At least one American has been safely evacuated from Mozambique following deadly attacks by ISIS-linked rebels who left beheaded bodies strewn on beaches and streets, according to a senior official with the U.S. Department of State.
John Godfrey, the State Department's acting special envoy for the global coalition to defeat ISIS, condemned the "sheer brutality" of the attacks in the coastal northeastern town of Palma and said the local jihadist group responsible has become increasingly brazen.
"The situation there is still unfolding but the U.S. government is closely monitoring events on the ground, and the attacks there are horrific, frankly, and show a complete disregard for the life, welfare and security of the local population," Godfrey said during a press briefing Monday afternoon. "We were aware of one American citizen who was on the ground in Palma and that individual, as we understand it, has successfully been evacuated."
ISIS, officially known as the Islamic State, claimed responsibility Monday for the attacks in Palma in Mozambique's natural gas-rich Cabo Delgado province, saying the offensive was carried out by fighters from its Central African Province division, which also has a presence in the Democratic Republic of the Congo, according to SITE Intelligence Group, a company that tracks extremist groups. ISIS alleged its insurgents had seized the "strategic city" in the southern African nation, taking control of buildings, factories, government offices and banks, and killing more than 55 people there, including Mozambican soldiers, Christians and foreign nationals.
"Attacks such as these are clear indicators that ISIS continues to actively seek to spread its malign activity to new fronts," Godfrey told reporters Monday. "Ensuring the enduring global defeat of ISIS will entail effectively countering ISIS branches and networks outside of Iraq and Syria, and we as a coalition recognize that."
On March 10, the U.S. government designated the group in Mozambique as a foreign terrorist organization, issuing sanctions and making it a criminal offense to provide material support to them. The State Department said the group, referred to as ISIS-Mozambique, had pledged allegiance to the Islamic State and was acknowledged as an affiliate in August 2019. But the group, known locally as Ahlu Sunnah Wa-Jama, has been waging its own Islamist insurgency in northern Mozambique since 2017, according to Chatham House, a London-based independent policy institute.
The port of Mocimboa da Praia, located in Cabo Delgado province about 50 miles south of Palma, was briefly occupied during attacks claimed by the group in 2017, according to Chatham House. Last year, the group orchestrated "a series of large-scale and sophisticated attacks resulting in the capture of the strategic port” once again, the State Department said. The Mozambican government has yet to regain control of Mocimboa da Praia, and the violence has led to the displacement of nearly 670,000 people within northern Mozambique.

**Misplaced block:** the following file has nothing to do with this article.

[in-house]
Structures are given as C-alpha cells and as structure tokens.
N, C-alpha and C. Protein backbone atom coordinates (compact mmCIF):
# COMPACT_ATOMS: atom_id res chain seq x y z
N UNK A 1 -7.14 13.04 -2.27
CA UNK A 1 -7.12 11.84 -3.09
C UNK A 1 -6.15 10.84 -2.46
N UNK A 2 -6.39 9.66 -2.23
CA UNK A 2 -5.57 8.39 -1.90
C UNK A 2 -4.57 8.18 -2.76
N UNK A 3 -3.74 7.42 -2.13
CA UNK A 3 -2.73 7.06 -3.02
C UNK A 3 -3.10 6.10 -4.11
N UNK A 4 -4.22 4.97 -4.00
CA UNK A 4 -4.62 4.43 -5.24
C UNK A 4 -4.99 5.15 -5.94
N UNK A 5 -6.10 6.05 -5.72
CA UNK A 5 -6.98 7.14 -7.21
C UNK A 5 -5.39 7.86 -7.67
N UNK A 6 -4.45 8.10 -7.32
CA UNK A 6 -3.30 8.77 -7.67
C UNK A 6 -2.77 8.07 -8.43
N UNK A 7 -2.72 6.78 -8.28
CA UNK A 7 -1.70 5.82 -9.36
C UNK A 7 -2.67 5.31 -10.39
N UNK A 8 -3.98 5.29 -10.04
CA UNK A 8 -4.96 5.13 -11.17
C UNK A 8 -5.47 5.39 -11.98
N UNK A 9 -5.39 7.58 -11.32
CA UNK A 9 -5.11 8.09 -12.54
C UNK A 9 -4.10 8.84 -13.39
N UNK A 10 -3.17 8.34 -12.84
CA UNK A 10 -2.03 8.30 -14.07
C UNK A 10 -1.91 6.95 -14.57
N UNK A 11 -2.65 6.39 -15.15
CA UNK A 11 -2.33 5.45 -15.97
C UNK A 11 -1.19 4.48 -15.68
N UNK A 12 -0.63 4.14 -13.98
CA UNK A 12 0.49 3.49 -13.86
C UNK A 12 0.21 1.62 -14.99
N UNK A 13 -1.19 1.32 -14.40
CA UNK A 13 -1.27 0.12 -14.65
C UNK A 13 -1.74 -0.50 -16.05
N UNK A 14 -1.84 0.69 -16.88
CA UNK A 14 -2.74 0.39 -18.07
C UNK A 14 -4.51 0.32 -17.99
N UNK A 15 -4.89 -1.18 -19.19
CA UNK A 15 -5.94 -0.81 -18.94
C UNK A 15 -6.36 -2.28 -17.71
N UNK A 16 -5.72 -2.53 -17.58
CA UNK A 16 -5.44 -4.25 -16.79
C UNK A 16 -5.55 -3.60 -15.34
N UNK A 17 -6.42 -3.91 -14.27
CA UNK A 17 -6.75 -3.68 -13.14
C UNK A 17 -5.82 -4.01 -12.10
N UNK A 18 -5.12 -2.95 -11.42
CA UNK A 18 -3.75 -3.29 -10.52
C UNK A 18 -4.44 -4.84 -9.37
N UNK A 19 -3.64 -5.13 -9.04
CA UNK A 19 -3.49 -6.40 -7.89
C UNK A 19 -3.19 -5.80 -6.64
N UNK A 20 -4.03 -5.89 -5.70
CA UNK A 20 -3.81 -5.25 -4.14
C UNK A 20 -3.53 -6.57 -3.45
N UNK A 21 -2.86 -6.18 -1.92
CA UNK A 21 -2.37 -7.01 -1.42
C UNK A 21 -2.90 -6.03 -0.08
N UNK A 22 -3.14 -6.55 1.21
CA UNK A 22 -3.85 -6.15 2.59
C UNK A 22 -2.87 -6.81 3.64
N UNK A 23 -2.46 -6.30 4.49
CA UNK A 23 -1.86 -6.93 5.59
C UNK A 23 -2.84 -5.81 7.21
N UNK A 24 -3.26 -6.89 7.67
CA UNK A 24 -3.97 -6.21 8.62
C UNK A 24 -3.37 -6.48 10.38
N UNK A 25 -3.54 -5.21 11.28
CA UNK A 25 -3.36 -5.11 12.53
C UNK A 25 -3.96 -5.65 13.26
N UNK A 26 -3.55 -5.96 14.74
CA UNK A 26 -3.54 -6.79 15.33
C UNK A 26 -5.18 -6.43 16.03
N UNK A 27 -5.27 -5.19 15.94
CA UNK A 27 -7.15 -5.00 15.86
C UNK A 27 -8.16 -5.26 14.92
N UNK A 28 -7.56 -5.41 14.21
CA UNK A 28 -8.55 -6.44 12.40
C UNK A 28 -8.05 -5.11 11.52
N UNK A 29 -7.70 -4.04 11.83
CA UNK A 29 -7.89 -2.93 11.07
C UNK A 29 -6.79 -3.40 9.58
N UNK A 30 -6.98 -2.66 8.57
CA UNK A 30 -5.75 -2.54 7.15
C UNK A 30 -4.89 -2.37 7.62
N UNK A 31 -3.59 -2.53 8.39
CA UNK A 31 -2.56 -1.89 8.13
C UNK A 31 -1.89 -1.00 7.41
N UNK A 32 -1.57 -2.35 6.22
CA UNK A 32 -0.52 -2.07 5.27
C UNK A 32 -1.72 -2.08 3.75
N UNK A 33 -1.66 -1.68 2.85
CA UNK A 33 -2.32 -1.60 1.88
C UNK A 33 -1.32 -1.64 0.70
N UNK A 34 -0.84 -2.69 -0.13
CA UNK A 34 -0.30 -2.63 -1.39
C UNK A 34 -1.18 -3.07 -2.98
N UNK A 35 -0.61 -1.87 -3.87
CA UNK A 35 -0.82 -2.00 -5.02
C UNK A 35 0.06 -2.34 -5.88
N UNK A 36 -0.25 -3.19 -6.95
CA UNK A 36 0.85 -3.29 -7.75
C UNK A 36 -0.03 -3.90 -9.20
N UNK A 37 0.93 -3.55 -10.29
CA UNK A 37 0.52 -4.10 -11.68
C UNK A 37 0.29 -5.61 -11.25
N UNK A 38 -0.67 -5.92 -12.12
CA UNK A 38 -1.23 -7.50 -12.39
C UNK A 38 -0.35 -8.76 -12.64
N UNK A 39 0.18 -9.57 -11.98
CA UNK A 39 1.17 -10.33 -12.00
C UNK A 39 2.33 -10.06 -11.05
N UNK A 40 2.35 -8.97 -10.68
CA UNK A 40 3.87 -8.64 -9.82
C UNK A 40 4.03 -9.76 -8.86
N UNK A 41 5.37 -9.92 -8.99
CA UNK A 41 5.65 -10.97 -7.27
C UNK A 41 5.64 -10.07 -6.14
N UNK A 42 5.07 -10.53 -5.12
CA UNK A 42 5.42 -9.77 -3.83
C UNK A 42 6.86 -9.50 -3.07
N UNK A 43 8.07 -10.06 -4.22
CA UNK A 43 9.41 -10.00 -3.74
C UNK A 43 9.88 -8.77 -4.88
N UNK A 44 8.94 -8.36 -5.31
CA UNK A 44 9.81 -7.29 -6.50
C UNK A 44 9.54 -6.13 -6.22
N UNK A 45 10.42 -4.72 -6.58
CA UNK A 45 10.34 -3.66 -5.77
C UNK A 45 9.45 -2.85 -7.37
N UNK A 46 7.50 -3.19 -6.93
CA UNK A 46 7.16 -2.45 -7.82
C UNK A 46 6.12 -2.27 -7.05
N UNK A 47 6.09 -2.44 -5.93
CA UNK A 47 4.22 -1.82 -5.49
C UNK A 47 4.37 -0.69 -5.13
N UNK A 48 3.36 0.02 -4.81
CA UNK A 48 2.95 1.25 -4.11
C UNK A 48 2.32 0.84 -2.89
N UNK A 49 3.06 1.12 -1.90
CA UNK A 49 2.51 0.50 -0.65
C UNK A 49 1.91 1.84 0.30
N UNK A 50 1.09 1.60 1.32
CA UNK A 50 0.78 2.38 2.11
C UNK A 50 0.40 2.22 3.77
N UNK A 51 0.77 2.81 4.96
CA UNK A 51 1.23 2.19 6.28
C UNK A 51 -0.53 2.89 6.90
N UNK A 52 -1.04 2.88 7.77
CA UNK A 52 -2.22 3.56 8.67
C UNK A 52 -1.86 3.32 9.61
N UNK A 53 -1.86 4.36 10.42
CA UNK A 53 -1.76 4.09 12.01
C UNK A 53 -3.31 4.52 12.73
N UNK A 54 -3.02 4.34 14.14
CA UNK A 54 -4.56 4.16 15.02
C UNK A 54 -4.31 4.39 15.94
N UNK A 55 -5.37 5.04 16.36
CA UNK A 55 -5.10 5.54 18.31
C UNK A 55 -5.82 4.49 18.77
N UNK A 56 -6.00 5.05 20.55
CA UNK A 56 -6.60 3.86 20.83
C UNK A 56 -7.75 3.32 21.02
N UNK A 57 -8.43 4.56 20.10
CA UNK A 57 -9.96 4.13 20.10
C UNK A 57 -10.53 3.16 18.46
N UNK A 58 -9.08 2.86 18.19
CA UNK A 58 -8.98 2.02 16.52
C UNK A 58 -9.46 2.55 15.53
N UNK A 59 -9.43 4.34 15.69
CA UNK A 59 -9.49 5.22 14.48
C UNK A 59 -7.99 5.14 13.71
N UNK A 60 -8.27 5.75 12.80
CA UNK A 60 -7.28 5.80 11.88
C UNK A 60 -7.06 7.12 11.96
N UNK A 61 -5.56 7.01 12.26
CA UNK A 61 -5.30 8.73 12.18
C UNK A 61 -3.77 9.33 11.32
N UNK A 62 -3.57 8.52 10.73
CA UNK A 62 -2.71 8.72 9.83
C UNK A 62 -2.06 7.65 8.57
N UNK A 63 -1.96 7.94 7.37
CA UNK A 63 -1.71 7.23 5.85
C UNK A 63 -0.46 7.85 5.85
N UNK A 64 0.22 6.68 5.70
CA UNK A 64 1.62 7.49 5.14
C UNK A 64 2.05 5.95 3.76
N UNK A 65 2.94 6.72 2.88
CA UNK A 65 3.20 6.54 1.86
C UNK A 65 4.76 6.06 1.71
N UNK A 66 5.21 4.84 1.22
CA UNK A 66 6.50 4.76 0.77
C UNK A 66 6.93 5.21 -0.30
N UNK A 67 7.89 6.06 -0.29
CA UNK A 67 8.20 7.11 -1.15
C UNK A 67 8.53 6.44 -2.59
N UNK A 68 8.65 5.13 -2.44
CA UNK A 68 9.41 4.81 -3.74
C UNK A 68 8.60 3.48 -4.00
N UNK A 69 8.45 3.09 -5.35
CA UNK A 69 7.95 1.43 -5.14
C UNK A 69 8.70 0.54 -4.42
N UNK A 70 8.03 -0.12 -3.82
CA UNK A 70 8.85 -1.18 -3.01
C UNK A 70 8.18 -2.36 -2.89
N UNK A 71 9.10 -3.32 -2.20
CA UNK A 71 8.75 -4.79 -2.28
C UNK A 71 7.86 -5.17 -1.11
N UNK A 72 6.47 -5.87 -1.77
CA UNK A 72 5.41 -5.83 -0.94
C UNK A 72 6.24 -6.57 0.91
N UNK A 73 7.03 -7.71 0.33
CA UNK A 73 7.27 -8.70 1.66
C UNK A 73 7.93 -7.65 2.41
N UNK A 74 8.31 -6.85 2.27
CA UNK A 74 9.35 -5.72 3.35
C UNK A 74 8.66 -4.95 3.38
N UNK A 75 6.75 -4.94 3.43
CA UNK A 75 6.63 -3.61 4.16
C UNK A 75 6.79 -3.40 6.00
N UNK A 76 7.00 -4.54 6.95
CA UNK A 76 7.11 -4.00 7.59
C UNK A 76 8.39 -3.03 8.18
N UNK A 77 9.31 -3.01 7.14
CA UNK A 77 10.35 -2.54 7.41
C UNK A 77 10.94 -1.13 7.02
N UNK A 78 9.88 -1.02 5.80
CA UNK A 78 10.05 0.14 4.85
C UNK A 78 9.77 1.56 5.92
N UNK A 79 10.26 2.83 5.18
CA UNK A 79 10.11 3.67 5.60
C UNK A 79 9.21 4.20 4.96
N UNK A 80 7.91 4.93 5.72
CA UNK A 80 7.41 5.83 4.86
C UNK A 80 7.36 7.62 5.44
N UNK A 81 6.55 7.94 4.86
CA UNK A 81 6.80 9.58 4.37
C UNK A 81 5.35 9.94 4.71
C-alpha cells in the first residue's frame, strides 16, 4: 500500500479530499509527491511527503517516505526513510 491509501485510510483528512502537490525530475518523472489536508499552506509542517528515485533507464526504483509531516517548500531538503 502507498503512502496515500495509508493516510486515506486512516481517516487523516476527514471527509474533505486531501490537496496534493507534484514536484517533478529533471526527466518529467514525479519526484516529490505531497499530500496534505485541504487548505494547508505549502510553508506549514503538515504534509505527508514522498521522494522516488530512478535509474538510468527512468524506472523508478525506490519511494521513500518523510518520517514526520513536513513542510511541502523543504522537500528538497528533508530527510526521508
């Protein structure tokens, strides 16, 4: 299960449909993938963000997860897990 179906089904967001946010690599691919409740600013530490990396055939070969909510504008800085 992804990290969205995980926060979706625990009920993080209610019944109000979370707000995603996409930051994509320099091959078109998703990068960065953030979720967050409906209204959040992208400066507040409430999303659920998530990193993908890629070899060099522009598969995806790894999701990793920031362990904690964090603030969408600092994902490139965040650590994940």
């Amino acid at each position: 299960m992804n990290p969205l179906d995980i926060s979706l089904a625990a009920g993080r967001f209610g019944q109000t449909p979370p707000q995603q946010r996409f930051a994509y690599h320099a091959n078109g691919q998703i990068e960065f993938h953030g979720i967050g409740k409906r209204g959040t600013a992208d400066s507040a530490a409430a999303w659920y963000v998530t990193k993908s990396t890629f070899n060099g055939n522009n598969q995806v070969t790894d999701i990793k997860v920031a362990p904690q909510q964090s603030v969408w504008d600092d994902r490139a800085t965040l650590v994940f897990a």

The attacks on Palma began March 24, when rebels raided the town from three different directions and killed dozens of people, according to Col. Omar Saranga, spokesman for the Mozambican Ministry of Defense.
"The defense and security forces are pursuing the enemy’s movement and are working tirelessly to restore security and order as quickly as possible," Saranga said in a statement on March 25.
A number of people, including foreign nationals, reportedly sought refuge in a local hotel as the rebels clashed with security forces. When some of them finally tried to flee over the weekend, the rebels ambushed their convoy and killed seven people, according to Saranga.
More than 1,300 people fleeing the violence have arrived by boat in the port city of Pemba, but "hundreds" remain unaccounted for in Palma, according to Human Rights Watch, a New York-based non-governmental organization that investigates and reports on abuses happening around the world.
"Media reports and witnesses said bodies, some of them beheaded, were lying on the streets and beaches of Palma," Zenaida Machado, researcher for Human Rights Watch's Africa Division, wrote in a dispatch Monday. "Phone lines to Palma have been down, making it hard to obtain information."
A State Department spokesperson told ABC News that the "U.S. Embassy in Mozambique is in touch with Mozambican authorities, international missions, and the private sector regarding the ongoing situation and humanitarian relief efforts."
Palma is situated next to liquefied natural gas projects reported to be worth billions of dollars with investments from Total, Exxon Mobil and other companies.
A Total spokesperson told ABC News that there are no casualties among personnel in the region and that the company has reduced staff at its nearby Afungi site to an absolute minimum in response to the Palma attacks. Meanwhile, an Exxon Mobil spokesperson told ABC News that the company continues "to monitor security developments in the region."
ABC News' Ibtissem Guenfoud, Cindy Smith and Christine Theodorou contributed to this report.